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Impact of Covid-19 on Abortions in India

Impact of Covid-19 on Abortions in India
- Yashika Goplani, DNLU, Jabalpur

The deadly coronavirus is spreading at a rapid rate all over the world. On 31stJanuary, 2020 World Health Organisation declared it as pandemic. Every country is taking measures which are essential for the welfare of the citizens. In the same way, the Prime Minister of India took some steps to safeguard the population of our country. He declared nation-wide lockdown on 24thMarch, 2020 for 21 days which has been extended further on. This lockdown has impacted a lot of fields and economy but one aspect of this has not come into limelight which is its effect on abortions.

This lockdown has been a difficult time especially for women who were tortured by their husbands, relatives and therefore has been called as “shadow pandemic” by UN Women. Cases of domestic violence have increased at a rapid rate showing the cruelty and forced sexual activities which they have faced. Unwanted pregnancies have also increased, as the hospitals are busy treating patients with coronavirus and private doctors being non-operative due to the fear of the spreading of the virus.


According to a report by the IPAS Development Foundation, a non-profit organization that works to manage unwanted pregnancies in India, gauges that entrance to 1.85 million premature births, i.e., just about 50 percent of the quantity of premature births that would have occurred in this period typically, may have been undermined because of the previously mentioned issues from March to June this year. Ten women die of unsafe abortions in India every day, with almost half the abortions performed in unhygienic conditions by untrained providers, according to India’s health ministry.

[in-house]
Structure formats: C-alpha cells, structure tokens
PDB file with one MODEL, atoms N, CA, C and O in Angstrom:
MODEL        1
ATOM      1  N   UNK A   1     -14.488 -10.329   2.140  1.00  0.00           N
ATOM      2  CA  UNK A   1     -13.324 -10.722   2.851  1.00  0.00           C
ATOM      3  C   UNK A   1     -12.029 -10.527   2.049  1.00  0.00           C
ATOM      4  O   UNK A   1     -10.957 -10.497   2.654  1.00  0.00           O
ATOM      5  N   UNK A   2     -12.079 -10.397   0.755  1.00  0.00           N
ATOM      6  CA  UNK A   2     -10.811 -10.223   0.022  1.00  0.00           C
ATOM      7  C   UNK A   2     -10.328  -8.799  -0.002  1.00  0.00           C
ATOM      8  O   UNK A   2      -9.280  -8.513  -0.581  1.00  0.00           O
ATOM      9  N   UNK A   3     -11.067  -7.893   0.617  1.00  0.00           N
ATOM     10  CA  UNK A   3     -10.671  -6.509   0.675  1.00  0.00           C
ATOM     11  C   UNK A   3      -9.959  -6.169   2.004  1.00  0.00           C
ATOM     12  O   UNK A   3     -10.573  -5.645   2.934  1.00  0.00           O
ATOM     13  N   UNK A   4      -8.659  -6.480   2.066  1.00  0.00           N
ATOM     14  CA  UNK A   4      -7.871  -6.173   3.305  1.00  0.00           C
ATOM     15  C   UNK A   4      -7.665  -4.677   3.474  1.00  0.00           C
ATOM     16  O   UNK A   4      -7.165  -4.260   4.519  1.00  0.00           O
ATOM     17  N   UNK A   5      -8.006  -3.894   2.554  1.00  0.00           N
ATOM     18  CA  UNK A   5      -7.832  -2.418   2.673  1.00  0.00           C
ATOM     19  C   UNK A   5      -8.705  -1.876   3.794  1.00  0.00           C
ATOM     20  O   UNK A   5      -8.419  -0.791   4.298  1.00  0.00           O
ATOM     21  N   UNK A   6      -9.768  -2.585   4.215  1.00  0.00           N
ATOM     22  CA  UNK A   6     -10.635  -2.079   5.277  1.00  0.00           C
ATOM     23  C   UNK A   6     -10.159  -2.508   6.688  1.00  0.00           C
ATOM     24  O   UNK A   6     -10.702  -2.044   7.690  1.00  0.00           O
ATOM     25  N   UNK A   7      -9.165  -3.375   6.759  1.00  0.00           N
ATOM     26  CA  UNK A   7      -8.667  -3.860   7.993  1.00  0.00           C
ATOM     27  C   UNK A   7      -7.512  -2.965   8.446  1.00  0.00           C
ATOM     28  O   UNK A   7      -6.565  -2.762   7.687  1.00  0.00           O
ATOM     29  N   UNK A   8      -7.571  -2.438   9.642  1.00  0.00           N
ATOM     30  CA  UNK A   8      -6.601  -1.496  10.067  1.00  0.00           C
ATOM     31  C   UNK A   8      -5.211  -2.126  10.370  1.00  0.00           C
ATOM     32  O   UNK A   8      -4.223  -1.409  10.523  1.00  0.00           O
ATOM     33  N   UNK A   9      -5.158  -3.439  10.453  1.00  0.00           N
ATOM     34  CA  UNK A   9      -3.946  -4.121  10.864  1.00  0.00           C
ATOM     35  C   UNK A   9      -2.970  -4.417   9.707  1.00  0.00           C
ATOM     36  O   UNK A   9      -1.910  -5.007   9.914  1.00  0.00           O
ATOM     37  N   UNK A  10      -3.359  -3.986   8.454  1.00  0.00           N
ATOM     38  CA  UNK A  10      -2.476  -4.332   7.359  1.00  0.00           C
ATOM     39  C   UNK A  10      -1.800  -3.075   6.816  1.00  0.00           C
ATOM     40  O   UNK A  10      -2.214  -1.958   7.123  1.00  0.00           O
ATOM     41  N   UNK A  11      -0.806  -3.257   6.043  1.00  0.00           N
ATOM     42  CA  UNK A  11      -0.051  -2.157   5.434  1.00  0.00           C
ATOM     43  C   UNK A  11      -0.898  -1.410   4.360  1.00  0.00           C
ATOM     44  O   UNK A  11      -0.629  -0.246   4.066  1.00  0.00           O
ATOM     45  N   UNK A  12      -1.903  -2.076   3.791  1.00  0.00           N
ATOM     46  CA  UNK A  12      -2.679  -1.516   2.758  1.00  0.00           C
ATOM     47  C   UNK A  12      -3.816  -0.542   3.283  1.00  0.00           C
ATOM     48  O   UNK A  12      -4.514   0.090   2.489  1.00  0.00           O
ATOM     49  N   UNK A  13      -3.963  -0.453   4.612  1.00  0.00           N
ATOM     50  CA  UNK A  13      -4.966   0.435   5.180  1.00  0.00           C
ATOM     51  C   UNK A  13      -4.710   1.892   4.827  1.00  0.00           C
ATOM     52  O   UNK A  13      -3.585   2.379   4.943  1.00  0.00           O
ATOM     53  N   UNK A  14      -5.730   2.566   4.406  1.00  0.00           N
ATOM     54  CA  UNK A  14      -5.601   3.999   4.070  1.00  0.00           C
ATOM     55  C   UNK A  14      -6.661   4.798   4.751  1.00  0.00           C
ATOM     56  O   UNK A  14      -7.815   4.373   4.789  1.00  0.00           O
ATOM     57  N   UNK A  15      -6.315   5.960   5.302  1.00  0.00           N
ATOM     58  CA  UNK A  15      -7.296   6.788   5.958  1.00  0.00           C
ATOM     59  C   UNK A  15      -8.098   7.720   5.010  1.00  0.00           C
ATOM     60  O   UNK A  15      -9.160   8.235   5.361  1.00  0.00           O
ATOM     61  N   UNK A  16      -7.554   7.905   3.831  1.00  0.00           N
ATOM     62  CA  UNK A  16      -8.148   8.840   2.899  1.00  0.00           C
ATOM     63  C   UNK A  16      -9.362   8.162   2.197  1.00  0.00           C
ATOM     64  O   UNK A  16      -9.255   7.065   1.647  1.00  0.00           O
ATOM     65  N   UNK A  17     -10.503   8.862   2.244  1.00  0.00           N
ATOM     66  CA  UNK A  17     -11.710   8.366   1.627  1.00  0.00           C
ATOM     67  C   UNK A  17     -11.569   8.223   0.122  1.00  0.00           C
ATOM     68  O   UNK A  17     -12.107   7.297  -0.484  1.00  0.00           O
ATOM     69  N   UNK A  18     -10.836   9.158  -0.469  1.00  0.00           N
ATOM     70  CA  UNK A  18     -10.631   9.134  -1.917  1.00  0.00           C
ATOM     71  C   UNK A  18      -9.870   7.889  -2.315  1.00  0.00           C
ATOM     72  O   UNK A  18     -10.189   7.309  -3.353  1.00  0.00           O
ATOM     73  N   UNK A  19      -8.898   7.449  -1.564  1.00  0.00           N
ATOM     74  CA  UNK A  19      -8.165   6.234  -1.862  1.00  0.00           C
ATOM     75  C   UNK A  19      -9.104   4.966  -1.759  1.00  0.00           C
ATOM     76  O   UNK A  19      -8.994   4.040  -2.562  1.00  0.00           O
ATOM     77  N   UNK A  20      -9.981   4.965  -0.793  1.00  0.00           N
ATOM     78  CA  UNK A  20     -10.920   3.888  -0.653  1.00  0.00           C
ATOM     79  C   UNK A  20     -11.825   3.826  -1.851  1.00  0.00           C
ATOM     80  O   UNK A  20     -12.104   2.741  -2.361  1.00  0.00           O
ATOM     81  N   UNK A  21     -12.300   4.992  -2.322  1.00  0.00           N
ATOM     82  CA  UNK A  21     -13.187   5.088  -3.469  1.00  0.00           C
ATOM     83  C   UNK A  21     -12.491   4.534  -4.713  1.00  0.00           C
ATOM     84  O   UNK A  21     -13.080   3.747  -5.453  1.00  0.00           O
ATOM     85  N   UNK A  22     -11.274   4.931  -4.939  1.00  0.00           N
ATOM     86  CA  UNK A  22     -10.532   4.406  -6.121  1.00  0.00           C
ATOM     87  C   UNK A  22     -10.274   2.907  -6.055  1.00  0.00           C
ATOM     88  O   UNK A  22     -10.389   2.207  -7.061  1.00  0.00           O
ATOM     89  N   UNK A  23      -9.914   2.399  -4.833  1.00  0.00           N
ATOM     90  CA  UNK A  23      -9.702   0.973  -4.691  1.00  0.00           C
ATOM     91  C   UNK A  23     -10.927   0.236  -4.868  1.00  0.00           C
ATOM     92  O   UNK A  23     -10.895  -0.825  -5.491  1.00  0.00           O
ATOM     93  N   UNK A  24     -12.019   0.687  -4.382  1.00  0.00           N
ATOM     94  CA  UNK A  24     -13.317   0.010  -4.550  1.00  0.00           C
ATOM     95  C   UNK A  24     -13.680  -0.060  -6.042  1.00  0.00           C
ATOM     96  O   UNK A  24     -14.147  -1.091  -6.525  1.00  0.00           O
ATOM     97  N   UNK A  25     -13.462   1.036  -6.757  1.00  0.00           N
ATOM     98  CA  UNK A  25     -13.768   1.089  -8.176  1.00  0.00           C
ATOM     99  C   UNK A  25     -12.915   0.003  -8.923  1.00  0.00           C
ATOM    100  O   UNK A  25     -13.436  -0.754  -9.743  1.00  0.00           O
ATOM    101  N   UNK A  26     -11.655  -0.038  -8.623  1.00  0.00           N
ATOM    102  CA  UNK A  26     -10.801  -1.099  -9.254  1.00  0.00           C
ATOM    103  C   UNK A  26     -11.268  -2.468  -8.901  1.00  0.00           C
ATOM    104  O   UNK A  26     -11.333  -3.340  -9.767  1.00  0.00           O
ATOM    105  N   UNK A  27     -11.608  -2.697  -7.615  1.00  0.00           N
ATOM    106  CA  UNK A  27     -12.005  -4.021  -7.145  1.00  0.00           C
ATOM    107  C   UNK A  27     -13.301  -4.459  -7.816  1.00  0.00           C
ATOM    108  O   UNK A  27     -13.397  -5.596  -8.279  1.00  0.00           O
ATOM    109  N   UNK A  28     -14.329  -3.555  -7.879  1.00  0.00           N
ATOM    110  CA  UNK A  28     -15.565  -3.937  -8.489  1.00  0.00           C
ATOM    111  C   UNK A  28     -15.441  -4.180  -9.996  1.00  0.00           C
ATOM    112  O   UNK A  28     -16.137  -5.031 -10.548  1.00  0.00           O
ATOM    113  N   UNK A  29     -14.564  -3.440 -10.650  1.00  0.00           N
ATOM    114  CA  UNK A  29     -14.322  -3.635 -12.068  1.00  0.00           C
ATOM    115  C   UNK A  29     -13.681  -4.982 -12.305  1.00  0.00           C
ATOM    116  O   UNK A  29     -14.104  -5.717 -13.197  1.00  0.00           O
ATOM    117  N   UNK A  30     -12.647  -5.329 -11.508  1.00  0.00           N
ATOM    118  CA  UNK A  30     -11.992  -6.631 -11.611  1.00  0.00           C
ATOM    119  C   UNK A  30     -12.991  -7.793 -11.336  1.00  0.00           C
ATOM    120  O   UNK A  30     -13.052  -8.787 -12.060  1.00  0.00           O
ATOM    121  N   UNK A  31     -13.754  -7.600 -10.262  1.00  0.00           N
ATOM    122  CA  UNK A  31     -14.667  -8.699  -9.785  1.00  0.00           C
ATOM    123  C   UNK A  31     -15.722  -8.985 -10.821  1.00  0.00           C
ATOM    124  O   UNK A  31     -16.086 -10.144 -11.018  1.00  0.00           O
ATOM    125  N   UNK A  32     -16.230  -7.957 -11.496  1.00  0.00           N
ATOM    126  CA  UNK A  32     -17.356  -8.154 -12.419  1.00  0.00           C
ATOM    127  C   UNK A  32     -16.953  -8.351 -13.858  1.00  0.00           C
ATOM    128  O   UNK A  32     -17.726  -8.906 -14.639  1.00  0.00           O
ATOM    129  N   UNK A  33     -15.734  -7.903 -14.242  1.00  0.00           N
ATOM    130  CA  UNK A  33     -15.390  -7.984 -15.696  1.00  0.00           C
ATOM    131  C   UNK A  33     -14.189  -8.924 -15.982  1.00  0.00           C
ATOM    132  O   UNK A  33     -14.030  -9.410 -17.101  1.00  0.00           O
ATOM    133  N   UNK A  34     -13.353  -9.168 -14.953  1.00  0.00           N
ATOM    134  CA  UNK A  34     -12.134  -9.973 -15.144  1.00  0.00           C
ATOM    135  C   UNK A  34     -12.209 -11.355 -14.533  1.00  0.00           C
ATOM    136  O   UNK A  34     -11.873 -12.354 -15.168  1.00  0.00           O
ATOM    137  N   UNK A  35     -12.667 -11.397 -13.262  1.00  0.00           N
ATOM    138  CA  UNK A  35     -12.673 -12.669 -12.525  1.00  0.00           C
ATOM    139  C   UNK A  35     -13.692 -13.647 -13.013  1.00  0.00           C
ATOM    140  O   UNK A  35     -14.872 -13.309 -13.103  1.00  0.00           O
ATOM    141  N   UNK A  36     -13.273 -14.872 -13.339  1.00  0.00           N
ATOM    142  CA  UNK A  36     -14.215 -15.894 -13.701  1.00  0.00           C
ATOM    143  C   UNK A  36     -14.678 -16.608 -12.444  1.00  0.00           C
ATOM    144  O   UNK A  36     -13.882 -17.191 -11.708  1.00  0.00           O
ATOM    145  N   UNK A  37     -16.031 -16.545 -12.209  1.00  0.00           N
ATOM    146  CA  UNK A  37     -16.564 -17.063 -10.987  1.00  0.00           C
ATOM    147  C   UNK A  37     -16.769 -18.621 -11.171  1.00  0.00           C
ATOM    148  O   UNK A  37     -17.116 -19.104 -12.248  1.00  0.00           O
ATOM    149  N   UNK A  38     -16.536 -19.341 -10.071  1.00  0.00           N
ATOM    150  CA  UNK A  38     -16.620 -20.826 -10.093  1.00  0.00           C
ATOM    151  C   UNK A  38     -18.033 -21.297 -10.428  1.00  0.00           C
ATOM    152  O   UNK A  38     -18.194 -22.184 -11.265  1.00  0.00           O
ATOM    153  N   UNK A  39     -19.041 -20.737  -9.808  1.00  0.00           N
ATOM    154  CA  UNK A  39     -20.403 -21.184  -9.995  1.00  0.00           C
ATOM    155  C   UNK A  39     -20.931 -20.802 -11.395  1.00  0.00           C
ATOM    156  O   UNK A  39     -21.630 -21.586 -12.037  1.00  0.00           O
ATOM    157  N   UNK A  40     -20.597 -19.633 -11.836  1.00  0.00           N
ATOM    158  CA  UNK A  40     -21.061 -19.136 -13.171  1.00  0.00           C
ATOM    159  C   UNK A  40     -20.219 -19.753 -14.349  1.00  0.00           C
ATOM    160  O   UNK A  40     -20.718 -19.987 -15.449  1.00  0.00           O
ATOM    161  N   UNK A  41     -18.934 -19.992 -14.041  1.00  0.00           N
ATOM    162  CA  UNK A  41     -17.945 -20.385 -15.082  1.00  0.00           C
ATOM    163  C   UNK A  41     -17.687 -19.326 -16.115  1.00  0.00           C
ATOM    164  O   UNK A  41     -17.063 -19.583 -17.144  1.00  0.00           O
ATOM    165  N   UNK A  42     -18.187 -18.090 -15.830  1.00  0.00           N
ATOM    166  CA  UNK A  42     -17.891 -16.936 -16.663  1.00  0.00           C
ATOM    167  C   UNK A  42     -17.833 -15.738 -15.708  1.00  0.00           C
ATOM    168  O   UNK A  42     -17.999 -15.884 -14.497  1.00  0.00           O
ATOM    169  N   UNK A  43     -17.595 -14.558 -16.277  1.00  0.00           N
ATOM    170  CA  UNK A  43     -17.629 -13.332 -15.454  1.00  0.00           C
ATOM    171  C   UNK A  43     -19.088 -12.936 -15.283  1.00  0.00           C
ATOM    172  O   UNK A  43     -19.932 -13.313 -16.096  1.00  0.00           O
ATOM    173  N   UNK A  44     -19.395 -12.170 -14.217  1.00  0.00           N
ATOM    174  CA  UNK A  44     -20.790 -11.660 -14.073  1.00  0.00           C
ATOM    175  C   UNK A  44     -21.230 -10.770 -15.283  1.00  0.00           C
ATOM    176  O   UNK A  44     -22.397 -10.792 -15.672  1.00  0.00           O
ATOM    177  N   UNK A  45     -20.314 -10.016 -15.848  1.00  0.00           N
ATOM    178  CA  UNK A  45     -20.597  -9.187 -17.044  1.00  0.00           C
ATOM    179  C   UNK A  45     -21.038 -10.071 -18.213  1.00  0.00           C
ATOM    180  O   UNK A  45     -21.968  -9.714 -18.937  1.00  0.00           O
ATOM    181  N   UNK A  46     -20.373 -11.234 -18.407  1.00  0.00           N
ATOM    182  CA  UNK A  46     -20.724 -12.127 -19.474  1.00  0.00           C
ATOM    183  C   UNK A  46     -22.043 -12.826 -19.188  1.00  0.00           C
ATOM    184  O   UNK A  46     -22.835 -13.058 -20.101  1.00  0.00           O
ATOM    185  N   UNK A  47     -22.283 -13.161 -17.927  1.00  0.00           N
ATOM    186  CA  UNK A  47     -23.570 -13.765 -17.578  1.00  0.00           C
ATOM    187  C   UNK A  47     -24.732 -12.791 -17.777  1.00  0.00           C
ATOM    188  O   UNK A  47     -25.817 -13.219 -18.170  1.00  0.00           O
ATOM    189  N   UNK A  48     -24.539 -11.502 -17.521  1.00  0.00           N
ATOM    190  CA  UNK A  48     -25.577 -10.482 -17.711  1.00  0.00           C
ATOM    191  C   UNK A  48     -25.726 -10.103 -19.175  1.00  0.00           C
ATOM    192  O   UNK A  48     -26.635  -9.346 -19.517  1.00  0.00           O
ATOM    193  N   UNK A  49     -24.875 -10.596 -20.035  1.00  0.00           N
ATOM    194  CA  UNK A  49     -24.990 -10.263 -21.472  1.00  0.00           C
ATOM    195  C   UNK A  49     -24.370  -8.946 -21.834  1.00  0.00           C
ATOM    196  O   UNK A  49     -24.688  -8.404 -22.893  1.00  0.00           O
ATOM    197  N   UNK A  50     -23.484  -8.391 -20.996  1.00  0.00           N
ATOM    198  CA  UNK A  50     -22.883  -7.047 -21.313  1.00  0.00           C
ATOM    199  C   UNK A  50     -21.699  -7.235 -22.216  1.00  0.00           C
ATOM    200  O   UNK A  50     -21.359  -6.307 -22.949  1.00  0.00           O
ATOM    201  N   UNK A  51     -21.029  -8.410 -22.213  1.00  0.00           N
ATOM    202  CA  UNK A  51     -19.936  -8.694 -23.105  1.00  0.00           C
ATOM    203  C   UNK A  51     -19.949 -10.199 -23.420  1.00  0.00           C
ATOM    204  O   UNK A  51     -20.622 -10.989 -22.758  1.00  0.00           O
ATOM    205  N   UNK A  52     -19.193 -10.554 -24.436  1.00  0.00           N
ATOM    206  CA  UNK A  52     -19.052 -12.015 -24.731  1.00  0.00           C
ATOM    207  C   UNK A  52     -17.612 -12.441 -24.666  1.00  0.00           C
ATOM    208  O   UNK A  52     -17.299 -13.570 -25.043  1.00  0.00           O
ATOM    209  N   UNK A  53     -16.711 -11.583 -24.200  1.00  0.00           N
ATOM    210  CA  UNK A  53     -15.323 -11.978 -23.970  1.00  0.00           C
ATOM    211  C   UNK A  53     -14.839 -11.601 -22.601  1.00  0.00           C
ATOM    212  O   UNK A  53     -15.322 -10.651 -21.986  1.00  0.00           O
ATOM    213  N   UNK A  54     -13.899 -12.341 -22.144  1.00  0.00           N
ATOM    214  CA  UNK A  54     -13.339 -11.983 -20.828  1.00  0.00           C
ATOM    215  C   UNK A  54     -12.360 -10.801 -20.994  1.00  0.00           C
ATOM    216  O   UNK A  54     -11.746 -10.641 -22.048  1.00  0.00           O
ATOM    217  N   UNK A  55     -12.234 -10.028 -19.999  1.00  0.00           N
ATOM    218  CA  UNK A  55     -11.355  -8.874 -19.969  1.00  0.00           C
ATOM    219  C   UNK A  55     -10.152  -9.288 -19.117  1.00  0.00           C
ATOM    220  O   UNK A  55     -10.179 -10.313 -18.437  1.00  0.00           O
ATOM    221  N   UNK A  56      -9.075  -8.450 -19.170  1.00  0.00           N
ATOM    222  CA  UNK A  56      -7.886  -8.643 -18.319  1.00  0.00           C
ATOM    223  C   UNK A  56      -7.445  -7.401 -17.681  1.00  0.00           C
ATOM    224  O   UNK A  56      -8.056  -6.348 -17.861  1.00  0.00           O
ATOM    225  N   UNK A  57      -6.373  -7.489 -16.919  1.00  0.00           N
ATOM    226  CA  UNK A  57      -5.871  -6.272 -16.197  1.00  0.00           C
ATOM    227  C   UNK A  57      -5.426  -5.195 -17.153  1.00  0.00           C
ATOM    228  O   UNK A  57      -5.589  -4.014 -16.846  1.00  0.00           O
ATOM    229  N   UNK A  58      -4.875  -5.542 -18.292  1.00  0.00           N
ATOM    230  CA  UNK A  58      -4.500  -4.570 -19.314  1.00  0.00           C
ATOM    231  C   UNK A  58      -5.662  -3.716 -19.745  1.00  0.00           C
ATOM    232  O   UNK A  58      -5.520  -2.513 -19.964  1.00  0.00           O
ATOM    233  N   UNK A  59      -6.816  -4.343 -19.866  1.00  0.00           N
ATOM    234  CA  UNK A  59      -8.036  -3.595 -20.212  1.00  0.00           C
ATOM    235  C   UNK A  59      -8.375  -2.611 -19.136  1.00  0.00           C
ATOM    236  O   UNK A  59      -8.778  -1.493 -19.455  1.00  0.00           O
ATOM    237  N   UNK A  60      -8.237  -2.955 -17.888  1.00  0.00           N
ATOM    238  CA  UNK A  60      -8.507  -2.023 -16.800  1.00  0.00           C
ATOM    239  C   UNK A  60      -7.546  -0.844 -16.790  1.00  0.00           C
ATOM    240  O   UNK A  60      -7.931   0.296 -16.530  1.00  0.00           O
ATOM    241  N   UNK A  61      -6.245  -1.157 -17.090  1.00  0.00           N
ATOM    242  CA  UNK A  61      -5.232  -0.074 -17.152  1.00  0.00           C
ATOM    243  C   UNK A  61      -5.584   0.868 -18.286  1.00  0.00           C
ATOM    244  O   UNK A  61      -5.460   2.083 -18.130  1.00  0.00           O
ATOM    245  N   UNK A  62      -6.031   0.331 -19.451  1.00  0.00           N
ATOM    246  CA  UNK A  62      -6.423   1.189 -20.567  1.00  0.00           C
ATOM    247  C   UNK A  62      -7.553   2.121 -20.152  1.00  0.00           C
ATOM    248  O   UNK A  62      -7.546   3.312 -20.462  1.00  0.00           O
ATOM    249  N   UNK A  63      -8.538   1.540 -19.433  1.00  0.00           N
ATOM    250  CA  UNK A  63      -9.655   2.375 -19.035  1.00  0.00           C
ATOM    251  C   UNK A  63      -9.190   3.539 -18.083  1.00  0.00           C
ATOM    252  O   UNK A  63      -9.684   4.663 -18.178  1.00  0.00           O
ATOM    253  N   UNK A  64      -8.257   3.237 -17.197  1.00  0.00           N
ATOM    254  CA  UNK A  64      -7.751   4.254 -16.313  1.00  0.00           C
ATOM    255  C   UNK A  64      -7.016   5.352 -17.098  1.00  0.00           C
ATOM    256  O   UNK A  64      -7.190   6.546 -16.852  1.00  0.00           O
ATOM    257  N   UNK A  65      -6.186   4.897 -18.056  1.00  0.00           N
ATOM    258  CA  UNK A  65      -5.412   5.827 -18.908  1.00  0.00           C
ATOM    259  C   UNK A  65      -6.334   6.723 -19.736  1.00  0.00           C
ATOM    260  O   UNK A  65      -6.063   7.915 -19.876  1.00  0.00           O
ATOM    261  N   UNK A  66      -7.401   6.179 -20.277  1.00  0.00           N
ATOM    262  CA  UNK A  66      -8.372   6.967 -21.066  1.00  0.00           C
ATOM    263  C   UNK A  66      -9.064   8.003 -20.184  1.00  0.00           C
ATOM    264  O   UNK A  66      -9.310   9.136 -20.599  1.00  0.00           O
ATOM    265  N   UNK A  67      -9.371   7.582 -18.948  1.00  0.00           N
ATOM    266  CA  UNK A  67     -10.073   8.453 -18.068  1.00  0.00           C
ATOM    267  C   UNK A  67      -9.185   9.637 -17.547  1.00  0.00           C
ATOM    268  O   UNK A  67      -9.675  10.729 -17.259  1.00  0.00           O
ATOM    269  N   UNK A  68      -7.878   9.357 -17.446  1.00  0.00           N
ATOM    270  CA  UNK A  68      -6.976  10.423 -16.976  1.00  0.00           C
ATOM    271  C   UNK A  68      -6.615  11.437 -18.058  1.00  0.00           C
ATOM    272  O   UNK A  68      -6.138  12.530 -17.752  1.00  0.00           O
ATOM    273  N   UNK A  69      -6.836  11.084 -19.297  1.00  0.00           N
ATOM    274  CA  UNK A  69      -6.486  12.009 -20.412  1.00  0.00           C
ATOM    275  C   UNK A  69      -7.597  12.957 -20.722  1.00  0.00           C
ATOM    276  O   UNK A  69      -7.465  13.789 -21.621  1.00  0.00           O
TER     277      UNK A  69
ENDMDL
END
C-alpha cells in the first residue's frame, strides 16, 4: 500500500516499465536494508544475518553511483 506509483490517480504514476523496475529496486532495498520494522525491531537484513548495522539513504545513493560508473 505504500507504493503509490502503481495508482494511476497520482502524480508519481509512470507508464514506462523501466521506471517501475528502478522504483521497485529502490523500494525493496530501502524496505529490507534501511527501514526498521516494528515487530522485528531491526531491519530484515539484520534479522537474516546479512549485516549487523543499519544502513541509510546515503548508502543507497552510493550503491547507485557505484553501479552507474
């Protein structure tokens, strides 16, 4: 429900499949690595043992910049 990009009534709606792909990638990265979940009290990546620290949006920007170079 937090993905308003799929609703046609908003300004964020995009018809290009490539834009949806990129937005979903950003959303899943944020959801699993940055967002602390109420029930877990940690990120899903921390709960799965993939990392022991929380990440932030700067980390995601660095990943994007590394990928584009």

A report by Foundation for Reproductive Health Services India estimates that the pandemic situation could lead to an additional 834,042 unsafe abortions and 1,743 maternal deaths. The Guttmacher Institute recently estimated that even a “10% proportional decline in use of contraceptive methods in low-and middle-income countries due to reduced access would result in an additional 49 million women with unmet need for modern contraceptives and an additional 15 million unintended pregnancies over the course of a year”.

The above data reflects the increase in the number of unwanted pregnancies and the chances of maternal deaths. In the starting the lockdown norms were too harsh, because of which women were unable to access the pharmacy and get pregnancy kits. No transport facilities, no private clinics open lead to the transfer of abortions from pills to surgical method with the passage of time.


Abortions were legalised in 1971 in India with the emergence of Medical Termination of Pregnancy Act. There are different periods and procedures prescribed in it for abortion and some of which have been amended. The amended version was passed a week before lockdown which was a bit liberal. It increased the age of abortion from 20 to 24 but it will favour some “special categories of women”, which include rape survivors, victims of incest, those who are differently-abled and minors.